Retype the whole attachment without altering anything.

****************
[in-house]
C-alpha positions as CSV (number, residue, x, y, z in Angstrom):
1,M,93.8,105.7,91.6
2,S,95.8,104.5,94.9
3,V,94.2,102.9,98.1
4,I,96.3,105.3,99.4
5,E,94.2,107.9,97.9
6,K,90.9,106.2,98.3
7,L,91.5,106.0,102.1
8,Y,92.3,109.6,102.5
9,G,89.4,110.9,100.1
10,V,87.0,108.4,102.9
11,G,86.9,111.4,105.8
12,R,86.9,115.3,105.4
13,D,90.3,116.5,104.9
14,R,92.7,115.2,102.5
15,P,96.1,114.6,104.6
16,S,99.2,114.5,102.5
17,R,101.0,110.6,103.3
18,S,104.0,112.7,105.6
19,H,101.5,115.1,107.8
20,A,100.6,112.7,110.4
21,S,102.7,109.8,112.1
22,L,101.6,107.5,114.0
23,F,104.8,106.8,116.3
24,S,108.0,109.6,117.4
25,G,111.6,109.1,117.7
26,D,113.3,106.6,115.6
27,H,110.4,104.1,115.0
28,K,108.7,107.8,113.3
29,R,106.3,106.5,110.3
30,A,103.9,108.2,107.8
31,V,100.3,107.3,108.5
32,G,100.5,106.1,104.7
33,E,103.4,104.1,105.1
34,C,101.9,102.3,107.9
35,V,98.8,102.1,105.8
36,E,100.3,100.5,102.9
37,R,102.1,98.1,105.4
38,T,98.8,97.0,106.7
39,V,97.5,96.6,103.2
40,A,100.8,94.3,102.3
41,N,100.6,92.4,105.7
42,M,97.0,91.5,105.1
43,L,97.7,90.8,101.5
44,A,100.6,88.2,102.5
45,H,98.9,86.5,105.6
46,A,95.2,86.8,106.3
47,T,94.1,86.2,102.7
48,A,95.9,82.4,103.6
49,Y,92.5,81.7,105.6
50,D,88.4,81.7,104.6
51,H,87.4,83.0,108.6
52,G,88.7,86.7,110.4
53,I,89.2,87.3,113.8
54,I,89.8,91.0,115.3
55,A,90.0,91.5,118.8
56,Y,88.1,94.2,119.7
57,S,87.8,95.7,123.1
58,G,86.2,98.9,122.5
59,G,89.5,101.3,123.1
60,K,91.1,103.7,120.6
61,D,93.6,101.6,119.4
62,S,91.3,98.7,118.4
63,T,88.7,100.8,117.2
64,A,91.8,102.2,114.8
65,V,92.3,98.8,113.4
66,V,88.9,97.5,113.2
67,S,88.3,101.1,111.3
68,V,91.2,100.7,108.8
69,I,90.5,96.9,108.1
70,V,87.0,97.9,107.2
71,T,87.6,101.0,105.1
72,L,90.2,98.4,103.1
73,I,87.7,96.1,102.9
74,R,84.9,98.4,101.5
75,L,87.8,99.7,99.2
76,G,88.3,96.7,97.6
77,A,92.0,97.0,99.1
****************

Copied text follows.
[in-house]
C-alpha positions as CSV (number, residue, x, y, z in Angstrom):
1,M,93.8,105.7,91.6
2,S,95.8,104.5,94.9
3,V,94.2,102.9,98.1
4,I,96.3,105.3,99.4
5,E,94.2,107.9,97.9
6,K,90.9,106.2,98.3
7,L,91.5,106.0,102.1
8,Y,92.3,109.6,102.5
9,G,89.4,110.9,100.1
10,V,87.0,108.4,102.9
11,G,86.9,111.4,105.8
12,R,86.9,115.3,105.4
13,D,90.3,116.5,104.9
14,R,92.7,115.2,102.5
15,P,96.1,114.6,104.6
16,S,99.2,114.5,102.5
17,R,101.0,110.6,103.3
18,S,104.0,112.7,105.6
19,H,101.5,115.1,107.8
20,A,100.6,112.7,110.4
21,S,102.7,109.8,112.1
22,L,101.6,107.5,114.0
23,F,104.8,106.8,116.3
24,S,108.0,109.6,117.4
25,G,111.6,109.1,117.7
26,D,113.3,106.6,115.6
27,H,110.4,104.1,115.0
28,K,108.7,107.8,113.3
29,R,106.3,106.5,110.3
30,A,103.9,108.2,107.8
31,V,100.3,107.3,108.5
32,G,100.5,106.1,104.7
33,E,103.4,104.1,105.1
34,C,101.9,102.3,107.9
35,V,98.8,102.1,105.8
36,E,100.3,100.5,102.9
37,R,102.1,98.1,105.4
38,T,98.8,97.0,106.7
39,V,97.5,96.6,103.2
40,A,100.8,94.3,102.3
41,N,100.6,92.4,105.7
42,M,97.0,91.5,105.1
43,L,97.7,90.8,101.5
44,A,100.6,88.2,102.5
45,H,98.9,86.5,105.6
46,A,95.2,86.8,106.3
47,T,94.1,86.2,102.7
48,A,95.9,82.4,103.6
49,Y,92.5,81.7,105.6
50,D,88.4,81.7,104.6
51,H,87.4,83.0,108.6
52,G,88.7,86.7,110.4
53,I,89.2,87.3,113.8
54,I,89.8,91.0,115.3
55,A,90.0,91.5,118.8
56,Y,88.1,94.2,119.7
57,S,87.8,95.7,123.1
58,G,86.2,98.9,122.5
59,G,89.5,101.3,123.1
60,K,91.1,103.7,120.6
61,D,93.6,101.6,119.4
62,S,91.3,98.7,118.4
63,T,88.7,100.8,117.2
64,A,91.8,102.2,114.8
65,V,92.3,98.8,113.4
66,V,88.9,97.5,113.2
67,S,88.3,101.1,111.3
68,V,91.2,100.7,108.8
69,I,90.5,96.9,108.1
70,V,87.0,97.9,107.2
71,T,87.6,101.0,105.1
72,L,90.2,98.4,103.1
73,I,87.7,96.1,102.9
74,R,84.9,98.4,101.5
75,L,87.8,99.7,99.2
76,G,88.3,96.7,97.6
77,A,92.0,97.0,99.1